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The Statesman


Film costumer Colby Kelly blends career aspirations with the quest for happiness

Colby Kelly works in the wardrobe department in the film industry. His previous role was a truck costumer for CBS’ “The Equalizer” season three. PHOTO COURTESY OF COLBY KELLY

Colby Kelly hopped on the Zoom call with a smile stretching from ear to ear. He is a truck costumer responsible for managing and organizing costumes on film sets, ensuring actors’ comfort and overseeing costume changes throughout the production shoot. He has always had a passion for fashion ever since he was young when his grandmother used to take him shopping with his siblings. Behind him, the cozy confines of his Bushwick rental studio apartment come into view, fitting seamlessly within the webcam frame. He is 41 and lives alone. He is originally from Jersey City, N.J. but moved to Brooklyn, N.Y. for a shorter commute to work. It’s only 4:30 p.m., but our rooms barely receive any natural light as the sun is hidden behind the clouds. Kelly’s dimly-lit apartment, shrouded in the gentle embrace of darkness, feels snug and comforting. With his dog, Tiberius, roaming around, his presence only enhances this warm and inviting virtual setting. After moving from Jersey City to Williamsburg, N.Y. and now to Bushwick, N.Y., it’s a place he calls home.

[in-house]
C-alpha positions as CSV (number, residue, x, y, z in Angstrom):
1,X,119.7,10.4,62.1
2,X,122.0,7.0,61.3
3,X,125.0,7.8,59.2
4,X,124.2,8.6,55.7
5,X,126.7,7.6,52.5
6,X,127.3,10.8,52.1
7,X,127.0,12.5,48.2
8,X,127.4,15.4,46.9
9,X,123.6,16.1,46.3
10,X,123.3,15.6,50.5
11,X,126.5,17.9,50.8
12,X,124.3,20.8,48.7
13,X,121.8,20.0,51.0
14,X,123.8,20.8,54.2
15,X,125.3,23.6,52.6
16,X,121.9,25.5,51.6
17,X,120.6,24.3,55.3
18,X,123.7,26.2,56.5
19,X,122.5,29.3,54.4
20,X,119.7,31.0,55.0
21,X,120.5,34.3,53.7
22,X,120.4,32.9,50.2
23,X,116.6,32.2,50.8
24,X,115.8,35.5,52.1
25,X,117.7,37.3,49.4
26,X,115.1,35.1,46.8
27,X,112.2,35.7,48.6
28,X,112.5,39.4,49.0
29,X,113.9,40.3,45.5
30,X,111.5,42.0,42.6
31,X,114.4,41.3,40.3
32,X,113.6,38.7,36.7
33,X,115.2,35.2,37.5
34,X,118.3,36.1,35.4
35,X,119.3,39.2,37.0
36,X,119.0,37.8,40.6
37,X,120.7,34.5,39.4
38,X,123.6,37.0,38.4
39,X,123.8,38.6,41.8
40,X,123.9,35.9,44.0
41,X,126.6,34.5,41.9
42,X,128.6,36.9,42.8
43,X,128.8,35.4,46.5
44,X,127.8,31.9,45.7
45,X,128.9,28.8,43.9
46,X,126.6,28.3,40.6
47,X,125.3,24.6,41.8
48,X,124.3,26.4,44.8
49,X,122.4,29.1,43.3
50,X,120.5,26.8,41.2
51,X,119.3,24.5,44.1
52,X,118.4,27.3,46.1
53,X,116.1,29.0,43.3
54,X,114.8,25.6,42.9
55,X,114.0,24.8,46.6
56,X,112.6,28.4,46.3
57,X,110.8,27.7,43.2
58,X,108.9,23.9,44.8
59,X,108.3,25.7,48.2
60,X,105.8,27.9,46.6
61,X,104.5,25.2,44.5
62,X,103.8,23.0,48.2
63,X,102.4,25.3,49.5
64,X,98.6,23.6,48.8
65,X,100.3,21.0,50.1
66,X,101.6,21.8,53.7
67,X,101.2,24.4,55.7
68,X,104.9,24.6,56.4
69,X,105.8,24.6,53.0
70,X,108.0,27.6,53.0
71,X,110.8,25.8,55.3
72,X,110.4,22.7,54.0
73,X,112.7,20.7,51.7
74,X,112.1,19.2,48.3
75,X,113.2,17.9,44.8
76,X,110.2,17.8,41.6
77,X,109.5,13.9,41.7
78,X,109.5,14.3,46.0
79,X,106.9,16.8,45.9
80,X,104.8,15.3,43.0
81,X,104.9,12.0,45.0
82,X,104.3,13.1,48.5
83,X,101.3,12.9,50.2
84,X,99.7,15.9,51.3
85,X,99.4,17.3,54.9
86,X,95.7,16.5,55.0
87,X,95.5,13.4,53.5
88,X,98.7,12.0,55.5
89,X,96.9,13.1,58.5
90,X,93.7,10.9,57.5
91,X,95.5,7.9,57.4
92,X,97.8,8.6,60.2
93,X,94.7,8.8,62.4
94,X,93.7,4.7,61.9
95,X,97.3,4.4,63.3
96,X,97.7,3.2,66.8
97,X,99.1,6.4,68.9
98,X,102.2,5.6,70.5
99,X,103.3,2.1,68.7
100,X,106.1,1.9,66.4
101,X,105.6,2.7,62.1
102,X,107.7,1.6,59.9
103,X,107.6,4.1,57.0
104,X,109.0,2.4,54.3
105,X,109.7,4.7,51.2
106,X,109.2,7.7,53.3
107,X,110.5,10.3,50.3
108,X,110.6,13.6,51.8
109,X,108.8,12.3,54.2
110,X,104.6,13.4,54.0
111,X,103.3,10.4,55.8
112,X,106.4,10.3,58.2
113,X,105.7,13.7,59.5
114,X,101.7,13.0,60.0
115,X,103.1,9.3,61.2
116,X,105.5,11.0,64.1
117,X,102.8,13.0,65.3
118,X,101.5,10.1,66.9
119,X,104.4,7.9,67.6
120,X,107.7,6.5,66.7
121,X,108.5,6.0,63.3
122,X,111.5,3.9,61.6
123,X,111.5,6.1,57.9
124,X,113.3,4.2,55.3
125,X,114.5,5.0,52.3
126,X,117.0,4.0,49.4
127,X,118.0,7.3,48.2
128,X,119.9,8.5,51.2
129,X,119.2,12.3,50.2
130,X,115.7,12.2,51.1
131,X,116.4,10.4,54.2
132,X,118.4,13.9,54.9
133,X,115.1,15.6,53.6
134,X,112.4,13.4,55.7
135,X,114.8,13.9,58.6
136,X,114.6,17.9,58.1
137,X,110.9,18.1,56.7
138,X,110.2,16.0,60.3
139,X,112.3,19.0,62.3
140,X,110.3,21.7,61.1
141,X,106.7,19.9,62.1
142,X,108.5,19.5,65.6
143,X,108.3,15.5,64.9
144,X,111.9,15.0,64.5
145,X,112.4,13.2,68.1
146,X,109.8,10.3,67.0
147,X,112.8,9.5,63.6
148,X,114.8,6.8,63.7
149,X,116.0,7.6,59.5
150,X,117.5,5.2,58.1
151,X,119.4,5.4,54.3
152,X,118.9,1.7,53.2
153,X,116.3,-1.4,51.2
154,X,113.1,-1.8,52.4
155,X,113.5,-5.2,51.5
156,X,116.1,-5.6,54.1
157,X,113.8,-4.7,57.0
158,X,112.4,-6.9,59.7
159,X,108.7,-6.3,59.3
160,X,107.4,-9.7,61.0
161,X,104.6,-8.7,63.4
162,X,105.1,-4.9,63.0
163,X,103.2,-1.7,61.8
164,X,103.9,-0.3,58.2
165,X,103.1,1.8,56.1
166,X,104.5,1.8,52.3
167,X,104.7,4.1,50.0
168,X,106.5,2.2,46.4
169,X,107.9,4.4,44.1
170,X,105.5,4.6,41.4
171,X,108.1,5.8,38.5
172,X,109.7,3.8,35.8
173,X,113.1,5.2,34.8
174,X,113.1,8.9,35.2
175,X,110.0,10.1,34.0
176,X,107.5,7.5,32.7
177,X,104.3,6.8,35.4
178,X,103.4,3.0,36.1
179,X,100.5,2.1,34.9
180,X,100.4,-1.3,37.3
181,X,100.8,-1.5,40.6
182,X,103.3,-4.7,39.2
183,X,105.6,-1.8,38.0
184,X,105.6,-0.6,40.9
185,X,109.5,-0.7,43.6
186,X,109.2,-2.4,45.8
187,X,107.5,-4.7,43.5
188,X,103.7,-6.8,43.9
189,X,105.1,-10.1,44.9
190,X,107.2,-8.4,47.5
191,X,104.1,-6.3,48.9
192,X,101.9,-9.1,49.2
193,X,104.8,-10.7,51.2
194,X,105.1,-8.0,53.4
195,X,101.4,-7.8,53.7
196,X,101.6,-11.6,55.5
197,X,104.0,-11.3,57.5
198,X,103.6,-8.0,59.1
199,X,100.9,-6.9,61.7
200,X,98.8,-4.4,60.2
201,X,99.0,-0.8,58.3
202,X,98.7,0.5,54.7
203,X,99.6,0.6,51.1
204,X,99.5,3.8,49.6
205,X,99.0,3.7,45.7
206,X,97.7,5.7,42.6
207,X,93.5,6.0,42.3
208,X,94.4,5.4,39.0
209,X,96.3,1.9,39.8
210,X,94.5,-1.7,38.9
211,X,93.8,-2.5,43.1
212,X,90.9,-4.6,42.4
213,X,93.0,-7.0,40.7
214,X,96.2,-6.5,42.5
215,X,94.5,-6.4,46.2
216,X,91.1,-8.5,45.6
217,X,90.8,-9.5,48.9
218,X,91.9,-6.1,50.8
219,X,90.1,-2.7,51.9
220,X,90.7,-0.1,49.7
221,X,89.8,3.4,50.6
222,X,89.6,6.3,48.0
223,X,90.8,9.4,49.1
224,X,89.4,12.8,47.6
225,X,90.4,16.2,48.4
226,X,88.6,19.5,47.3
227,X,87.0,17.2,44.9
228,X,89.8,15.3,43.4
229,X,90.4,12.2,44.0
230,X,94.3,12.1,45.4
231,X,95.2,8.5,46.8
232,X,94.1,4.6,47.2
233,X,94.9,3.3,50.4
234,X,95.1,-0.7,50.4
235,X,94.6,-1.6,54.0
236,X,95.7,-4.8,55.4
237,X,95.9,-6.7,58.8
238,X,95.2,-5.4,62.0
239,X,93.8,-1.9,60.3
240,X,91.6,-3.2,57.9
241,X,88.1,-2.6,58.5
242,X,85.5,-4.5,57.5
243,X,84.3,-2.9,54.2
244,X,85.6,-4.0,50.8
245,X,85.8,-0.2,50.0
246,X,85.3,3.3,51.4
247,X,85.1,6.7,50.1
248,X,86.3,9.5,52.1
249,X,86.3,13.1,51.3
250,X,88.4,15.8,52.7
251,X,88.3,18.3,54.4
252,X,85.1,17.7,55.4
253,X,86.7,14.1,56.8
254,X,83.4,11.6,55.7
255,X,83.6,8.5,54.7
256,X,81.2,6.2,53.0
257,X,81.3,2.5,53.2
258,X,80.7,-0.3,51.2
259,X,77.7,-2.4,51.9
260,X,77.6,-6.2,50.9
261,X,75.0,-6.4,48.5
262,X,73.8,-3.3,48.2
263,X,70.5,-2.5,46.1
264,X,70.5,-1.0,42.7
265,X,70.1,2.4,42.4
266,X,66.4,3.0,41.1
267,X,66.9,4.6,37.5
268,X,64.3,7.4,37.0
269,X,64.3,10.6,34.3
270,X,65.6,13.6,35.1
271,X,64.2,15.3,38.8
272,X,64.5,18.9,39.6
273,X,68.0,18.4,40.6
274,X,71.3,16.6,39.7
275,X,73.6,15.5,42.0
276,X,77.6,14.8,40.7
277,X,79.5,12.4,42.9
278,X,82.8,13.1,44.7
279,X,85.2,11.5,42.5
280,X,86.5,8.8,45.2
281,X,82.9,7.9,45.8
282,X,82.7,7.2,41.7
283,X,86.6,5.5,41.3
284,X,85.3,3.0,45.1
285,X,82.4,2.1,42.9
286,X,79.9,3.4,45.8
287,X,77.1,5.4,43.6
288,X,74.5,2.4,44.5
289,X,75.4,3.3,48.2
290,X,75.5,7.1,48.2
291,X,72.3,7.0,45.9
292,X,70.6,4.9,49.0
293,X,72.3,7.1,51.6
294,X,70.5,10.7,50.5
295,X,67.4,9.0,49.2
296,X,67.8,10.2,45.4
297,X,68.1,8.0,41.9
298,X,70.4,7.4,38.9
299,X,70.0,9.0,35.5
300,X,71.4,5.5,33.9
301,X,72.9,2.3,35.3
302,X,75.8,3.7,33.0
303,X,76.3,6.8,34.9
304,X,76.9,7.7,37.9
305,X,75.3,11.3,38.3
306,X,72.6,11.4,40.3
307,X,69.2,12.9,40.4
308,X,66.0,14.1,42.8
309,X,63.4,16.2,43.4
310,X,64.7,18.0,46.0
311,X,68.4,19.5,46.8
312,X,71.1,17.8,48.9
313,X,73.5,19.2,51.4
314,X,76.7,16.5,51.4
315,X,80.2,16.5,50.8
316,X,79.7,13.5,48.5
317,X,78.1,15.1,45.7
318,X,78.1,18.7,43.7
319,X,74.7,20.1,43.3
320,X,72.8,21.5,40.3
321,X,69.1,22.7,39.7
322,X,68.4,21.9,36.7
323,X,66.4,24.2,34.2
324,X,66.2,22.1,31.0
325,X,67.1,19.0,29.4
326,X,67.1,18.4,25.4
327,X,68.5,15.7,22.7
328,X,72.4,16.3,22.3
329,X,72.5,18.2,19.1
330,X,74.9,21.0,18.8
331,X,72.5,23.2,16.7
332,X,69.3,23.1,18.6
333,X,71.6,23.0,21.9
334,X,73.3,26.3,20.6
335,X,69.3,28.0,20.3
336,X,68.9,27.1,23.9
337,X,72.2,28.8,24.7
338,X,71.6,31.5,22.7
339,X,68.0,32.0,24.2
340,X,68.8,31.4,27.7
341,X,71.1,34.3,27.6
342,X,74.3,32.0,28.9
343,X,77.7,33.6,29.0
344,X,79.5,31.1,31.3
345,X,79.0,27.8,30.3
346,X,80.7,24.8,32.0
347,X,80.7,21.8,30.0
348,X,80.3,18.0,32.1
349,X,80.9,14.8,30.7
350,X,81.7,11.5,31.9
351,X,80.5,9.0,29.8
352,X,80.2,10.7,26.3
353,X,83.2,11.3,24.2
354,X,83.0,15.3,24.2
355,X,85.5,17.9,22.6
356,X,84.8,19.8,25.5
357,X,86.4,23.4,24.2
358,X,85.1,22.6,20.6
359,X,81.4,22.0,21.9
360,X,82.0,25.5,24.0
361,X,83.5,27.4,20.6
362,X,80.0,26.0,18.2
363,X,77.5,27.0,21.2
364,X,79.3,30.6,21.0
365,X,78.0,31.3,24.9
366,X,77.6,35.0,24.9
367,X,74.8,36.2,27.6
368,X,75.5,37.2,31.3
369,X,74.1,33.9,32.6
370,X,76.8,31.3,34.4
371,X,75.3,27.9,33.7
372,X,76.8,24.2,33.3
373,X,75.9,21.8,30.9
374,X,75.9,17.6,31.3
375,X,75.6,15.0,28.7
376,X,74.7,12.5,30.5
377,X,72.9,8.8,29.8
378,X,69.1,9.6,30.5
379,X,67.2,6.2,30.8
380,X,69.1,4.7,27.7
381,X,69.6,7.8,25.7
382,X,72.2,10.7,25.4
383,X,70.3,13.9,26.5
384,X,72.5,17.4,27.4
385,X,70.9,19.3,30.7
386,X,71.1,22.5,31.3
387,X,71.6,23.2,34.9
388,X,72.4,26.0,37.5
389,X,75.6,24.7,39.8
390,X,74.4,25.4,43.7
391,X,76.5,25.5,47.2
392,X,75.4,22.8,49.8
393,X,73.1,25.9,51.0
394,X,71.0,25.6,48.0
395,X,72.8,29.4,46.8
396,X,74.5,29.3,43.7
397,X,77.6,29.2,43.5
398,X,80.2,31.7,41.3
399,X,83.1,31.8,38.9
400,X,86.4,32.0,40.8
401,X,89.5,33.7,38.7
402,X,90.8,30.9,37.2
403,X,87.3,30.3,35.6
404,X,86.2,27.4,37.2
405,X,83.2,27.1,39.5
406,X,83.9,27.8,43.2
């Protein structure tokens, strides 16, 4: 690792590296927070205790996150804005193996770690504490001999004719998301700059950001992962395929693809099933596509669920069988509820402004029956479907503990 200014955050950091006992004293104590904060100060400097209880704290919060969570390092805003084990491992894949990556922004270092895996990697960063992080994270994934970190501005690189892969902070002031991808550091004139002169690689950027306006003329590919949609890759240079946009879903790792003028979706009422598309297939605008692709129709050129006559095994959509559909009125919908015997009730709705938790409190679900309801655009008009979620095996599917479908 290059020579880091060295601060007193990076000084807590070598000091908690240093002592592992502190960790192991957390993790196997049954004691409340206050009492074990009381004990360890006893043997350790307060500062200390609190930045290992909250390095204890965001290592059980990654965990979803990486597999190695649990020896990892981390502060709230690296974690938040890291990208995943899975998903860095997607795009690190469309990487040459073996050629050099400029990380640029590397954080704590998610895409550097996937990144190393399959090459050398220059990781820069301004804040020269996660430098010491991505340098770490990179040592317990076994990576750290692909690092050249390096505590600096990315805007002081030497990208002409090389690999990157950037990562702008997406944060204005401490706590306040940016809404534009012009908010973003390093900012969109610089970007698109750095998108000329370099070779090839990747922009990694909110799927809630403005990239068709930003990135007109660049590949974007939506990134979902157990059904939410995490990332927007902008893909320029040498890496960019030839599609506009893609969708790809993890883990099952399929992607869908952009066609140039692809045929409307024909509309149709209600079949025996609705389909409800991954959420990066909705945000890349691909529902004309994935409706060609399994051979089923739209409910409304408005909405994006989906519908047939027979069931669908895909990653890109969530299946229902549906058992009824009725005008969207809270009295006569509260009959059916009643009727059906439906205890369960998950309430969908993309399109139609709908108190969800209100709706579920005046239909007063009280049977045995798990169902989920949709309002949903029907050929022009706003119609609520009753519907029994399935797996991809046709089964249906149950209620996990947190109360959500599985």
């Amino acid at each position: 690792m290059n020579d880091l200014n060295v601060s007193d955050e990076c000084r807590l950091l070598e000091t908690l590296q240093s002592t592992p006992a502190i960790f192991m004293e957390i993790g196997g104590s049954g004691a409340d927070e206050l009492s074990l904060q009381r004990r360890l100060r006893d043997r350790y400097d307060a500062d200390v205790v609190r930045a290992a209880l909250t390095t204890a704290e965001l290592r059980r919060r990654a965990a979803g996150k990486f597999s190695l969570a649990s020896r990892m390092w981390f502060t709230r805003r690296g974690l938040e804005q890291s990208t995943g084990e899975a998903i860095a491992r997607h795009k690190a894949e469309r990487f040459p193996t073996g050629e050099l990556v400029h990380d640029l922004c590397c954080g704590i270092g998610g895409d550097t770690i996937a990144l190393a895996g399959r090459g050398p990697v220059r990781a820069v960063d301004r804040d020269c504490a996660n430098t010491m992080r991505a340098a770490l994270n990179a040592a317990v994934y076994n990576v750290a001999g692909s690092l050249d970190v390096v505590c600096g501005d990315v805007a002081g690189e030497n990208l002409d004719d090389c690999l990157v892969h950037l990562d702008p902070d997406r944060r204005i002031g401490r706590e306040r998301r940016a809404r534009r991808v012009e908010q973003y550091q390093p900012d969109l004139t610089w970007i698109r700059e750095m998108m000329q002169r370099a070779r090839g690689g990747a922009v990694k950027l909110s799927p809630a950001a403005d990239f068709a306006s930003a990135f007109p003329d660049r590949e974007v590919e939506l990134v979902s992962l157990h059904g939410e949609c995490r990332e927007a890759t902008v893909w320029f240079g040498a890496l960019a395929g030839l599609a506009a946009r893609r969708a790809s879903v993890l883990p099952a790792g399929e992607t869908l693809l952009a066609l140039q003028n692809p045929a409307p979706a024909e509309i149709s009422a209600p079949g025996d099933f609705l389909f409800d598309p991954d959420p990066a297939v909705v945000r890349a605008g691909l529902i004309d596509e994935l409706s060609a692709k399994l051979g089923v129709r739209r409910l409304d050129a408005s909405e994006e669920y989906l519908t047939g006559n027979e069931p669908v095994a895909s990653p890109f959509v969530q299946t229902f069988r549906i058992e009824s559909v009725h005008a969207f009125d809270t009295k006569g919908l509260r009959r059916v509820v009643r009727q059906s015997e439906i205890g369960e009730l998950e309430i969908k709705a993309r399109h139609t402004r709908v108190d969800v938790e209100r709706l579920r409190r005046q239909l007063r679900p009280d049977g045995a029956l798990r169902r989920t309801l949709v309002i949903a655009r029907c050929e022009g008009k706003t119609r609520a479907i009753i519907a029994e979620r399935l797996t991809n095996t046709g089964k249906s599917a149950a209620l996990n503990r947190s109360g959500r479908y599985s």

“I never expected to be in film,” Kelly said. “I feel incredibly lucky to work in the industry. The connections I make with people, and the enjoyment of learning about them …” His voice trailed off, leaving the sentence unfinished as if to imply that the amazement of it all is immeasurable in words. 

Kelly worked on projects like “Saturday Night Live” as a costumer. He was also a key costumer on the hit comedy-drama “Succession,” responsible for supervising the on-set activities of the wardrobe department. Most recently, he worked on season three of “The Equalizer” as a truck costumer. Throughout his 10-year career in the film costume industry, he has been a truck costumer for only three projects. 

Kelly didn’t jump into the film wardrobe department from college — in fact, it took a year-long stint at the School of Visual Arts before he discovered his true desire to pursue fashion. He then transferred to SUNY’s Fashion Institute of Technology. He always loved studying the latest styles trending on MTV and then heading to the store with his grandmother to assemble his own version of the outfits on the screen. 

Kelly fondly recalls dressing up his mother and sister — a distant, but joyful memory. “Fashion is attainable to anyone with money but style is only achievable by staying true to yourself,” he said. “What new clothes can do to you is something special and what I mean by new isn’t necessarily newly made but something that is new to you. It can give you the confidence to face your day.” 

From the age of 18, Kelly worked at several clothing stores and vintage boutiques, constantly hopping between jobs. After a stint at Abercrombie & Fitch, he discovered the iconic New York vintage company — then called “What Comes Around Goes Around” — while looking for boots. According to Kelly, the store has since rebranded itself as “What Goes Around Comes Around” (WGACA) since then. 

As he opened the door, he instantly found himself captivated by the store. Not only did he aspire to work there, but he also stumbled upon a familiar face. At another vintage store, he bonded with Kris Smith, an employee who later became the assistant manager at WGACA at the time.